Sometimes there’s God so quickly! Tennessee Williams What a magical neighborhood I grew up in! There was magic everywhere – but don’t all children create magic out of their surroundings? The fireflies at dusk were… More
It might seem a rather bombastic claim to speak of the “forgotten teachings of Chaos Magic.” Take a look on Youtube or surf the net for anything related to that modern occult movement and you will find a lot of people either making insider jokes about magic (perhaps referencing Harry Potter) or talking about how to create sigils (by writing out a statement of desire (i.e., what you want to happen) deleting the repeated letters, and then abstracting the remaining letters into a kind of symbol or sign). It all looks quite trivial and, frankly, a bit silly.
Leaving aside the odd obscure classic, such as Ramsey Dukes’s SSOTBME: An Essay On Magic, the books that both defined and launched Chaos Magic were Peter J. Carroll’s Liber Null and Psychonaut (later repackaged as one book by Weiser). And in them are brief instructions on how to make sigils, as well as chapters on meditation, banishing, the evocation of spirits, invocation, and so on. (If you are specifically interested in sigil magic, and are looking for a more in-depth and advanced work on the subject, also check out Frater U.:D.:’s classic Practical Sigil Magic.)Continue reading “The Forgotten Teachings Of Chaos Magic”
Aki Cederberg is the author of Journeys In The Kali Yuga: A Pilgrimage from Esoteric India to Pagan Europe (Inner Traditions) and the forthcoming Holy Europe, as well as a musician, filmmaker, and traveler from Helsinki, Finland.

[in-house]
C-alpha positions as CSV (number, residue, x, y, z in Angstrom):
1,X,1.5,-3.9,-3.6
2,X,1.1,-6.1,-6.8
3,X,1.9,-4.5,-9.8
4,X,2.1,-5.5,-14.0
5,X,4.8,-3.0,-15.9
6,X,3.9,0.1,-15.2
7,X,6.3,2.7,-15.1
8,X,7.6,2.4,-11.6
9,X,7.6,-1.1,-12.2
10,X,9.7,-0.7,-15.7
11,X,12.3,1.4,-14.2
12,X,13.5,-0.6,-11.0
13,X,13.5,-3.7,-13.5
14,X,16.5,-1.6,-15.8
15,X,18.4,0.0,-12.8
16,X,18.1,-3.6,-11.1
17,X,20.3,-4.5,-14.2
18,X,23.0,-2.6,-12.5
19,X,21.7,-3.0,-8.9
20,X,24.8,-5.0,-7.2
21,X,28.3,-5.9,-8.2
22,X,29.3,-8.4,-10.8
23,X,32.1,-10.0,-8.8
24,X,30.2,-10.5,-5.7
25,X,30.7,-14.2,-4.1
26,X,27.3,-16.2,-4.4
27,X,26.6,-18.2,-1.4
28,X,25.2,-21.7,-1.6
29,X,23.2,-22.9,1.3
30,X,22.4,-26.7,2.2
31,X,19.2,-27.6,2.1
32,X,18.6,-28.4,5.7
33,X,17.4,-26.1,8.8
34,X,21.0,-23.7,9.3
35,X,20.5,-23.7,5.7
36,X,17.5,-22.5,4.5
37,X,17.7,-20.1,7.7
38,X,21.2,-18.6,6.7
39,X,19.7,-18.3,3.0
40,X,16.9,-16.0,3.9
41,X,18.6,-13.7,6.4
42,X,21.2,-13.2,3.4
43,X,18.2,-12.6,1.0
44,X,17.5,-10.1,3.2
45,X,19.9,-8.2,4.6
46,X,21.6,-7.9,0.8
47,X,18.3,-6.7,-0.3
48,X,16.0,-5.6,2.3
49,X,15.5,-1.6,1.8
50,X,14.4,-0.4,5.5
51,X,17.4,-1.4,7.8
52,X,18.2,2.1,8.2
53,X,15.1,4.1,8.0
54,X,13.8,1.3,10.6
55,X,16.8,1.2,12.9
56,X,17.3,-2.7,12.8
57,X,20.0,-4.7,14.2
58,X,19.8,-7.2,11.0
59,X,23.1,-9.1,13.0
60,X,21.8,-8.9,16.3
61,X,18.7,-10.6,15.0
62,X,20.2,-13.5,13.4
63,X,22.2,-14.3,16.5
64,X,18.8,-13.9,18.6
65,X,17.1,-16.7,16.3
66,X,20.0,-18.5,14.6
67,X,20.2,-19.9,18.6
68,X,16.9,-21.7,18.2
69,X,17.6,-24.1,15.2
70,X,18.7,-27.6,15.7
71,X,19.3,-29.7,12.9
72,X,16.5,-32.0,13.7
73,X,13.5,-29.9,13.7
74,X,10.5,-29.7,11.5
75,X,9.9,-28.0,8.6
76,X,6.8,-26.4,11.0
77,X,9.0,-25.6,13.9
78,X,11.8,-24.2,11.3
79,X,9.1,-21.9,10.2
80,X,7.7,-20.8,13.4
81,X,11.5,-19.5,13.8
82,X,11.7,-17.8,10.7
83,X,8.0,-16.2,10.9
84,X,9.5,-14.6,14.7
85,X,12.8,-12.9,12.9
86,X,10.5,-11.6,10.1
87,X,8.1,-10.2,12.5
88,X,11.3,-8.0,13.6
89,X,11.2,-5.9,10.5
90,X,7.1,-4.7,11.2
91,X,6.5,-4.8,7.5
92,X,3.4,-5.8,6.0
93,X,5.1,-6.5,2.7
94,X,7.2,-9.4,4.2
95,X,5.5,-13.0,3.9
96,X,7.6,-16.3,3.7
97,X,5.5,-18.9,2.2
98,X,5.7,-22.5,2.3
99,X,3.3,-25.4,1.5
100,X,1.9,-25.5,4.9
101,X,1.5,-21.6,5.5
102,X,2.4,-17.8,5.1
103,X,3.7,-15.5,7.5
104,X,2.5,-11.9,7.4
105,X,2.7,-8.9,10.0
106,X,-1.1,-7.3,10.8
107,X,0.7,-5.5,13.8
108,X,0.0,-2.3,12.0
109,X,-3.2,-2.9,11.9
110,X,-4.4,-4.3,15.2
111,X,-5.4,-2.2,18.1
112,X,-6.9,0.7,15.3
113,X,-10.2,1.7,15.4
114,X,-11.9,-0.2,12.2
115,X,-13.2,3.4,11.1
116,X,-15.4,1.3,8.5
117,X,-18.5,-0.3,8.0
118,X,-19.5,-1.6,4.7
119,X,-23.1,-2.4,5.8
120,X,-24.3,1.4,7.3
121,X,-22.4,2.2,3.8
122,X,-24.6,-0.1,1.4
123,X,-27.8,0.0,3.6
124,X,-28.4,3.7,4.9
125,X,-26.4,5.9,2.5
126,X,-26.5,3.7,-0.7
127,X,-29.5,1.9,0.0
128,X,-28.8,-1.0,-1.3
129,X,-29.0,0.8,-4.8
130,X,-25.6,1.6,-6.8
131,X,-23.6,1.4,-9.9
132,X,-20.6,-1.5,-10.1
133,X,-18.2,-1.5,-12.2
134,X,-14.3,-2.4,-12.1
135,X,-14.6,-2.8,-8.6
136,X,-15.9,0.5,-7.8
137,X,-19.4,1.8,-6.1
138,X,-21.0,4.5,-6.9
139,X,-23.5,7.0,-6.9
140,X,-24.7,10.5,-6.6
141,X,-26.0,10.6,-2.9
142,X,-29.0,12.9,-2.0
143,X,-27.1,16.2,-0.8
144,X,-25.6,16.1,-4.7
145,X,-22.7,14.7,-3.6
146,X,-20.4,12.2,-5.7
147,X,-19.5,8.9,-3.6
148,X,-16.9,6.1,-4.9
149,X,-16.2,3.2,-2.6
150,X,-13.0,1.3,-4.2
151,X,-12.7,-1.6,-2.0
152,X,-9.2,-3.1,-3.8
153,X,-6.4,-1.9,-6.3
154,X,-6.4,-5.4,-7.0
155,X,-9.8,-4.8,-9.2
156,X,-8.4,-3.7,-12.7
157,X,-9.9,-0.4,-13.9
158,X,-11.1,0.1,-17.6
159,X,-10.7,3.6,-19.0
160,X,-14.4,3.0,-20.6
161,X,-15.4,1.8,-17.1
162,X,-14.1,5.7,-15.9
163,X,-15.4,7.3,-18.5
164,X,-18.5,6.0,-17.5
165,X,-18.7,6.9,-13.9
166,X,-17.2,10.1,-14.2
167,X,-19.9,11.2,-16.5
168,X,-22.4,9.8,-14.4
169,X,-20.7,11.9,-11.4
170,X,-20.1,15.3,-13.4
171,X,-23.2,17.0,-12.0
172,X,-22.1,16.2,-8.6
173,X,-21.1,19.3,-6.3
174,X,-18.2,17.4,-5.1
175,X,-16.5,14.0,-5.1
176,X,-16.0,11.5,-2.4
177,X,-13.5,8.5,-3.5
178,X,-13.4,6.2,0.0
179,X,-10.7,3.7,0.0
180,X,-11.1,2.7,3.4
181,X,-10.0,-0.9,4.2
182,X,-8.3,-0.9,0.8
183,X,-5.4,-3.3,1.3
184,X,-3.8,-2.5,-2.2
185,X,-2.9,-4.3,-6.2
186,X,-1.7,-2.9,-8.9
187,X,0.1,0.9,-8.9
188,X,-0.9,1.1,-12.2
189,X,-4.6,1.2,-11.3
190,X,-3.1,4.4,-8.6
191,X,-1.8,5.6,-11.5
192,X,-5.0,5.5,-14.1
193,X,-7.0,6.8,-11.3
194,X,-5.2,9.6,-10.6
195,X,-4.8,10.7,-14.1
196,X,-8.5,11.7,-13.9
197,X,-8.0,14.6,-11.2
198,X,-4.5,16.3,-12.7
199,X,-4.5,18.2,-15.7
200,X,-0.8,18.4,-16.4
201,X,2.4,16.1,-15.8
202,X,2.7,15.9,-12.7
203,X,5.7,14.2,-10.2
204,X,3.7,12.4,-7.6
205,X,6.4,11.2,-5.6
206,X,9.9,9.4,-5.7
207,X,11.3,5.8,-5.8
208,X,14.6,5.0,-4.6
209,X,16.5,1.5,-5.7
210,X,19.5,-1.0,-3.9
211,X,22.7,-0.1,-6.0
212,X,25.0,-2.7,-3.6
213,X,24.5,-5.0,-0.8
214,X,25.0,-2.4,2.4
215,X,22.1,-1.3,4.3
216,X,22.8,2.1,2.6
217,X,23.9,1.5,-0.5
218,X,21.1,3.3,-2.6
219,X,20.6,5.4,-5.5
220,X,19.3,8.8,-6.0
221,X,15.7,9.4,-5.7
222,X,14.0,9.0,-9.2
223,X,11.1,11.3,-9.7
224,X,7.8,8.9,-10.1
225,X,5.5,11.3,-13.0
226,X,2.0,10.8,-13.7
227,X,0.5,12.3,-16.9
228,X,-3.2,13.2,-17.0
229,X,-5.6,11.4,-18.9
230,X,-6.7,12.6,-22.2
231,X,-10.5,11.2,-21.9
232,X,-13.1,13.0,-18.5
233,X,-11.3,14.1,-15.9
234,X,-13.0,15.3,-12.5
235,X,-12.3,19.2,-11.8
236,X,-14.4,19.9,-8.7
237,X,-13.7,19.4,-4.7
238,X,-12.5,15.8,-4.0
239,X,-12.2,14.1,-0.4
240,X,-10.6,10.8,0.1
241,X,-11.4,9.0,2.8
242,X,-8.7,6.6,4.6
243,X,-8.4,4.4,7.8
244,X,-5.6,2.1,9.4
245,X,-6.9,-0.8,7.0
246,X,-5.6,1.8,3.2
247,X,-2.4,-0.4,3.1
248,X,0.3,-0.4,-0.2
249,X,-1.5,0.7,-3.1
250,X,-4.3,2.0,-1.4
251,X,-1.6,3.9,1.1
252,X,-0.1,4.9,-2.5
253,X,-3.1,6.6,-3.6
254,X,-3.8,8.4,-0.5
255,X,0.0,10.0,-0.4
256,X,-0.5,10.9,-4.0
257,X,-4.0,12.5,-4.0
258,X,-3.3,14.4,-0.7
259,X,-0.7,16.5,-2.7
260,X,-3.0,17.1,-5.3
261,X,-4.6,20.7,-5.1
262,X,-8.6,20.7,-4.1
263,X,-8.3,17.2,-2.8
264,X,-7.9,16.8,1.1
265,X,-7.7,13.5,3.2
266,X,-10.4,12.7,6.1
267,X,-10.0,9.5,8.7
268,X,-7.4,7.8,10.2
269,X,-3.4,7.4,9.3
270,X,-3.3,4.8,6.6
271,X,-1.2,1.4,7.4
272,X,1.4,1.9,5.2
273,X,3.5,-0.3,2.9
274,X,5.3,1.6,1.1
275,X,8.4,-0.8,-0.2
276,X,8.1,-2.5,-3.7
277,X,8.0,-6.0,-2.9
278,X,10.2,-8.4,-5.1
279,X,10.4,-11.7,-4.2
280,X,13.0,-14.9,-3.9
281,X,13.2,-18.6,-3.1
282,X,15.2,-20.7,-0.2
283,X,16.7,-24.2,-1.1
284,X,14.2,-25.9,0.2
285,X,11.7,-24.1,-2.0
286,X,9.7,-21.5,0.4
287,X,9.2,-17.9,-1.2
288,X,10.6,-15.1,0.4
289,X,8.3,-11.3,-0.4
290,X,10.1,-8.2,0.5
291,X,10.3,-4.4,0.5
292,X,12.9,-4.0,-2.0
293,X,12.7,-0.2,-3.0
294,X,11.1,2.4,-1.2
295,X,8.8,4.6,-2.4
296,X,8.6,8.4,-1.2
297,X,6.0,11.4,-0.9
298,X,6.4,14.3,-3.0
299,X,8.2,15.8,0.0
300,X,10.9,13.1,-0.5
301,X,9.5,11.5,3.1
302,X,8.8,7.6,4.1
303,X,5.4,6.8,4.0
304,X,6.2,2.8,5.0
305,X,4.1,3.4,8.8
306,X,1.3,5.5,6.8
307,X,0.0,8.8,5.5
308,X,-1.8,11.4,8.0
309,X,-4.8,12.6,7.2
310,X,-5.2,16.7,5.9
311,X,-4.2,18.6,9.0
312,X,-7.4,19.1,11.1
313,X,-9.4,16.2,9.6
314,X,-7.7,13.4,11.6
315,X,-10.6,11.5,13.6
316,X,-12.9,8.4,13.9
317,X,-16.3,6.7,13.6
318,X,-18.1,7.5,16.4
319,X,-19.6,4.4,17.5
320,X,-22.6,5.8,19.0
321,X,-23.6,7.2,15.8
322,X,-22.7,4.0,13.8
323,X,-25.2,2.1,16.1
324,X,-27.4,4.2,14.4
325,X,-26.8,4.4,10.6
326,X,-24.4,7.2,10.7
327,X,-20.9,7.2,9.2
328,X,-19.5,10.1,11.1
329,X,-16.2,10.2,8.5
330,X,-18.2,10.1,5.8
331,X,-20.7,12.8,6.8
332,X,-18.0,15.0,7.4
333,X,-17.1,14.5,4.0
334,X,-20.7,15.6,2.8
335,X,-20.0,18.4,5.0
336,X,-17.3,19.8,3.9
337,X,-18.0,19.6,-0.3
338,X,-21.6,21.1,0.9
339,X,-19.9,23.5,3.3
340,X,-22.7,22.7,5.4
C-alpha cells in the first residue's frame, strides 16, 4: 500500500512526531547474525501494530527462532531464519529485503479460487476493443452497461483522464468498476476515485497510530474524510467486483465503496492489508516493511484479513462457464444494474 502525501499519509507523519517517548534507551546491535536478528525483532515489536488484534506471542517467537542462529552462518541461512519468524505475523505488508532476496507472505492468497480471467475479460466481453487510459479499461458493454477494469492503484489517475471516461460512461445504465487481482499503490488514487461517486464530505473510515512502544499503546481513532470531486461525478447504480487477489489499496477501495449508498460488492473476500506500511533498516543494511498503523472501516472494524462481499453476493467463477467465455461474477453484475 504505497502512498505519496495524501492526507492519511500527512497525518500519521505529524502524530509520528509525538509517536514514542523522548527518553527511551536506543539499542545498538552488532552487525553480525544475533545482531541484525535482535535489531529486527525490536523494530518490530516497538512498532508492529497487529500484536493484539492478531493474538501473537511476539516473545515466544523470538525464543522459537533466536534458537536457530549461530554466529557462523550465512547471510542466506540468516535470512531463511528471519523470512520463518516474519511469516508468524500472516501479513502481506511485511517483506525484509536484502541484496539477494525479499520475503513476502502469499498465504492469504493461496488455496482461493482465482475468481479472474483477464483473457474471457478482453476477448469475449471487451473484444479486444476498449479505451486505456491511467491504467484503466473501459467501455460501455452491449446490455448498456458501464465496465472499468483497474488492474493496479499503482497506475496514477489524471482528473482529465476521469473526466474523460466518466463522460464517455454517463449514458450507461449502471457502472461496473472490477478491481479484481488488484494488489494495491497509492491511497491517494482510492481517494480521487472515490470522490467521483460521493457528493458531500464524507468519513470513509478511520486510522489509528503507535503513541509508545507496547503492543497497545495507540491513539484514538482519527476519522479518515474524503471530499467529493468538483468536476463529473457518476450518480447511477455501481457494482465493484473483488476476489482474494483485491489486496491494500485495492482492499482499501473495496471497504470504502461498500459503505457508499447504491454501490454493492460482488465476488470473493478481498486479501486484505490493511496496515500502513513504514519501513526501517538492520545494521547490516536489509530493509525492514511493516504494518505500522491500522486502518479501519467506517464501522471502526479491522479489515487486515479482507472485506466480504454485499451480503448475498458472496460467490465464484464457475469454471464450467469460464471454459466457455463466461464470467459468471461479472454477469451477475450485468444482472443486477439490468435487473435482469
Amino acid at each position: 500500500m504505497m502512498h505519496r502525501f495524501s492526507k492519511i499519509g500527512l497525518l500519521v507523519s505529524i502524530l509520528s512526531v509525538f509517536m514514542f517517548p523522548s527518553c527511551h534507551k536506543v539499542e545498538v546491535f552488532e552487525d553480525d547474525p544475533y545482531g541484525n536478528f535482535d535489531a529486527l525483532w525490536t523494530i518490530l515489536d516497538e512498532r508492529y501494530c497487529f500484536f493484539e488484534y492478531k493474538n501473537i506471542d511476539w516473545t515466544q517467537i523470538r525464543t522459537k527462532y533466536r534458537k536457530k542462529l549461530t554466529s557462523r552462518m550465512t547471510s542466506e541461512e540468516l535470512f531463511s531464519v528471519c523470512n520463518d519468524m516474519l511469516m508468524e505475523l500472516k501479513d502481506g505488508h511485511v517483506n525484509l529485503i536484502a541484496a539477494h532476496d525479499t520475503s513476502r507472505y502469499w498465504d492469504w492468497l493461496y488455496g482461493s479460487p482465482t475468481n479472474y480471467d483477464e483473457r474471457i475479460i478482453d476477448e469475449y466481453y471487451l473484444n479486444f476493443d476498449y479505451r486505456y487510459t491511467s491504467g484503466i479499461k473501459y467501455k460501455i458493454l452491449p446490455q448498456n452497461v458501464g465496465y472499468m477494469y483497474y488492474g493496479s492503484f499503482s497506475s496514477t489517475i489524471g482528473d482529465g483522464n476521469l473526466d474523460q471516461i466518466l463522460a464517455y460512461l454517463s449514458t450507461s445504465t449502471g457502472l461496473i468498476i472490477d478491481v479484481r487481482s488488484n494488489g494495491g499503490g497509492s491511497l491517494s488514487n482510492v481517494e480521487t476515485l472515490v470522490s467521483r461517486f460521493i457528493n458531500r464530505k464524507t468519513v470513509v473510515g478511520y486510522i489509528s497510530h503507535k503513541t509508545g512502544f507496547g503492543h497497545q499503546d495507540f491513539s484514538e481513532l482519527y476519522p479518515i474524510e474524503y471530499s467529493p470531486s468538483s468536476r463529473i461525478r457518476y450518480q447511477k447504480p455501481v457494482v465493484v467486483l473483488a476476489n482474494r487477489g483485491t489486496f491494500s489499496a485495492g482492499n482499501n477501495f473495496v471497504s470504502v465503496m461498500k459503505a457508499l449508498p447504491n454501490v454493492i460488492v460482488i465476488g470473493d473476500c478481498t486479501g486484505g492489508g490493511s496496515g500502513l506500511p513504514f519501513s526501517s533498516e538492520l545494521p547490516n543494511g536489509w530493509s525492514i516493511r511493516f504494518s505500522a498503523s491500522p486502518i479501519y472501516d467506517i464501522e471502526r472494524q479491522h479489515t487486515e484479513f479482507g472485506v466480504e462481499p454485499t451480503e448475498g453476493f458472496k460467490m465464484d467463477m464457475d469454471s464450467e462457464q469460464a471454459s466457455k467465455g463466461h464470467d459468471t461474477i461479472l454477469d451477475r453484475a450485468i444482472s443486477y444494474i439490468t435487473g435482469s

In this interview, Cederberg discusses the meaning and practices of Yule, the pre-Christian midwinter celebration which influenced Christmas and that lives on, still today, through the Christmas tree, the “Yule log” cake, and Santa Claus (related to the ancient northern European shaman). In particular, he looks at how we can celebrate Yule today, why it should be more about “mystery” than “history,” why we should be joyful, and why, nevertheless, we should remember the deceased at this time of year.
You can learn more about Aki here. And while you’re eagerly awaiting the English language edition of Holy Europe to be released, you can pick up a copy of Journeys In The Kali Yuga from Amazon dot com, Barnes&Noble, or at other good booksellers.
You can listen to the interview on YouTube below or as a podcast on Spotify here (we’ll be adding more podcasts soon).
“But the Romantic Outlaw must have something to rebel against,” writes Camille Paglia, Sex, Art, And American Culture: Essays. As Paglia complains, though Rock music was once created by outsiders who “read poetry, studied Hinduism and drew psychedelic visions in watercolors,” today managers make sure to sanitize and repackage the music before it’s even aired.Continue reading “The Romantic Outlaw”